Kemi Onabule is a British artist of Nigerian and Greek descent. Her paintings respond to a present world in chaos characterized by unravelling economic structures, ecological destruction and the overturning of societal norms. Her work engages with this narrative by showing a slightly utopic yet layered view of humanity. The artist is interested in looking at the close ties within non-western societies to the environment and the visual languages that are used to embellish these ideas and mythologies. The lush, undamaged vegetation in her paintings - often painted from direct observation - creates a (back)ground enabling the viewer to re-imagine the role of the person when all indicators of modernity are taken away. 


In her recent work, Onabule puts a heavy emphasis on the importance of women and their significance in linking humanity to nature. The female deity Oshun, a river goddess of femininity, beauty, and love among Yoruba religions, serves as key figure for the artist’s approach. The works are a way of exploring our often-uncomfortable relationship to femininity as expressed by women, especially women of color. By avoiding the tropes of the historical male gaze, the paintings place the viewer in a different world, closer to its origins. Using the female figure, she aims at reimagining a world unburdened by the demands of modernity and an overworked capitalistic framework. The human figure, therein, acts as a method to express the connections between us.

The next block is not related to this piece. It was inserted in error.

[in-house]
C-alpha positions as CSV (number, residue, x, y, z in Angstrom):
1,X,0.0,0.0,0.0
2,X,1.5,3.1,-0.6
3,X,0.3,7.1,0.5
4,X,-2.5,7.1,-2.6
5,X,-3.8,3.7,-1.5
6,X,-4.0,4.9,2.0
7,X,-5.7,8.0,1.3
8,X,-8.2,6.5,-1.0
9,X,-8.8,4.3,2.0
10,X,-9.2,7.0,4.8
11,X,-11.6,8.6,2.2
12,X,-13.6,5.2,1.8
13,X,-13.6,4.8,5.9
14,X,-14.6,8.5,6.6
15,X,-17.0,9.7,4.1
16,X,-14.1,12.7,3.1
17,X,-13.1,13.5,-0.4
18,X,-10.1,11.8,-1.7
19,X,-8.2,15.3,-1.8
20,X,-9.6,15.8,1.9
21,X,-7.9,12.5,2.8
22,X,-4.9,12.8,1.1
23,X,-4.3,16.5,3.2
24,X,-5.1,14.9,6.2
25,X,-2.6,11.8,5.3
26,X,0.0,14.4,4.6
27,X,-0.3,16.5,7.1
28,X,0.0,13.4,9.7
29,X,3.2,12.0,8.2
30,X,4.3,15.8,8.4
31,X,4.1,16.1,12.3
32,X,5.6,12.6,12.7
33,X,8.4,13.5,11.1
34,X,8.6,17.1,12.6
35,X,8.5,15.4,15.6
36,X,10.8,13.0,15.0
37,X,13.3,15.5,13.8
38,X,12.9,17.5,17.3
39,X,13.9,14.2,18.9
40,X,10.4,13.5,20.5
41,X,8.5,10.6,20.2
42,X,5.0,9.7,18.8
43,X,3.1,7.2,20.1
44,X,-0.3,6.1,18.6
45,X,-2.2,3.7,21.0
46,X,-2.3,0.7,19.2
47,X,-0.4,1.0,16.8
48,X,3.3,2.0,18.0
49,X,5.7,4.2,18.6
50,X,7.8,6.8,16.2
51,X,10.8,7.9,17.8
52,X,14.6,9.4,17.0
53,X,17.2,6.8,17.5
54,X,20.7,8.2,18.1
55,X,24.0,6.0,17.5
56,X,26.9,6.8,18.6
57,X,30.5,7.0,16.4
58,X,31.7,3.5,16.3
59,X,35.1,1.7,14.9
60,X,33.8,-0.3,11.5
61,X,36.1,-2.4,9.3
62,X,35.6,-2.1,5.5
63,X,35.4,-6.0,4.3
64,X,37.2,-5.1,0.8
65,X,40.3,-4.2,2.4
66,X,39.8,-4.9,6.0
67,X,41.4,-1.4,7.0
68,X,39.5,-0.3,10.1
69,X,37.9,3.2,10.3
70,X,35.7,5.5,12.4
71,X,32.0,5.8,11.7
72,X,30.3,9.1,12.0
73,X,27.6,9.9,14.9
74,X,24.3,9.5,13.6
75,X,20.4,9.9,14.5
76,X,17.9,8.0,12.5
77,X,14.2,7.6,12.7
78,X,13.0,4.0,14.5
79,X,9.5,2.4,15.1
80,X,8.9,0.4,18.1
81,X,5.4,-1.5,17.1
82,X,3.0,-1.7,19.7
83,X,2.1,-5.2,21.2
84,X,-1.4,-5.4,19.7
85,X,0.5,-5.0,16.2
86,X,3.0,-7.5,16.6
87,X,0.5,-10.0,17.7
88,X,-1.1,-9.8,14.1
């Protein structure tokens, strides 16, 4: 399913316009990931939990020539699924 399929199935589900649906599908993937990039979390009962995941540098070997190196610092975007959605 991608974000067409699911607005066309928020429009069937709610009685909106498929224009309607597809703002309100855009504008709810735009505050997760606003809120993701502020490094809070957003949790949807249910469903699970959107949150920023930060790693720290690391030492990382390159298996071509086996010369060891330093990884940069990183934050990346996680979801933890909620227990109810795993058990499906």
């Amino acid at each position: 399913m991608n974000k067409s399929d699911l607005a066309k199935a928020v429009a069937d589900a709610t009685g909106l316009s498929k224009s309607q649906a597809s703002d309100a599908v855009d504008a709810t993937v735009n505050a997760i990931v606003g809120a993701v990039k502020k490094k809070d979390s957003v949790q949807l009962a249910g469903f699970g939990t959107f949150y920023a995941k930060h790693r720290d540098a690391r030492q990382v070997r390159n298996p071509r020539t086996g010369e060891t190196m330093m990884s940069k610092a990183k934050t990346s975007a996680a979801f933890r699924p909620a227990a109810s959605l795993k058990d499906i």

"I try to reimagine the world as untouched by modern notions of commerce and the constant need to develop that which could be left alone. The figures that populate my work are often naked and … have a mystical quality. I use imagery and stories from ancient culture such as the Yoruba people and Greek mythologies to engage with older understandings of what our connection to the planet is, in this current moment of upheaval and difficulty."


Kemi Onabule was born in London in 1995. In 2016, she graduated from Wimbledon College of Art with a BFA in Painting. Her work has been shown in both public and private galleries in London and the UK.